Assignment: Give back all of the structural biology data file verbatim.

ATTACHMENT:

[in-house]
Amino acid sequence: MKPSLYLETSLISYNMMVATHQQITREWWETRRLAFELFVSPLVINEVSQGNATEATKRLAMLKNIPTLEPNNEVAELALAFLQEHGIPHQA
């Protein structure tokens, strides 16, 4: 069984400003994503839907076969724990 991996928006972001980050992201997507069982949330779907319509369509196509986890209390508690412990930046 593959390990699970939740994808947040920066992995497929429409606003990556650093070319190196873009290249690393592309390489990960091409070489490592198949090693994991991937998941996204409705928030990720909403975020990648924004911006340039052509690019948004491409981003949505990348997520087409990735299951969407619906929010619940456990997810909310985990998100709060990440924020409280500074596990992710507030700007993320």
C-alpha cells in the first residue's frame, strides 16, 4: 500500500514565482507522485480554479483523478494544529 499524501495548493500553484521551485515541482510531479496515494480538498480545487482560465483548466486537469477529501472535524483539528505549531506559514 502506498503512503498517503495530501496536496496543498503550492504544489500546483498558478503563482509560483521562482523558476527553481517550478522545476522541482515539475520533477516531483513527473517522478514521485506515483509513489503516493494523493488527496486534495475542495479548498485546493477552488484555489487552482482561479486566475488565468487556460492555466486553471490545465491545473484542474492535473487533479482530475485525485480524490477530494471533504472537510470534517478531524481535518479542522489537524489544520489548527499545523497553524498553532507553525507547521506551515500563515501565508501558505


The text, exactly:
[in-house]
Amino acid sequence: MKPSLYLETSLISYNMMVATHQQITREWWETRRLAFELFVSPLVINEVSQGNATEATKRLAMLKNIPTLEPNNEVAELALAFLQEHGIPHQA
């Protein structure tokens, strides 16, 4: 069984400003994503839907076969724990 991996928006972001980050992201997507069982949330779907319509369509196509986890209390508690412990930046 593959390990699970939740994808947040920066992995497929429409606003990556650093070319190196873009290249690393592309390489990960091409070489490592198949090693994991991937998941996204409705928030990720909403975020990648924004911006340039052509690019948004491409981003949505990348997520087409990735299951969407619906929010619940456990997810909310985990998100709060990440924020409280500074596990992710507030700007993320």
C-alpha cells in the first residue's frame, strides 16, 4: 500500500514565482507522485480554479483523478494544529 499524501495548493500553484521551485515541482510531479496515494480538498480545487482560465483548466486537469477529501472535524483539528505549531506559514 502506498503512503498517503495530501496536496496543498503550492504544489500546483498558478503563482509560483521562482523558476527553481517550478522545476522541482515539475520533477516531483513527473517522478514521485506515483509513489503516493494523493488527496486534495475542495479548498485546493477552488484555489487552482482561479486566475488565468487556460492555466486553471490545465491545473484542474492535473487533479482530475485525485480524490477530494471533504472537510470534517478531524481535518479542522489537524489544520489548527499545523497553524498553532507553525507547521506551515500563515501565508501558505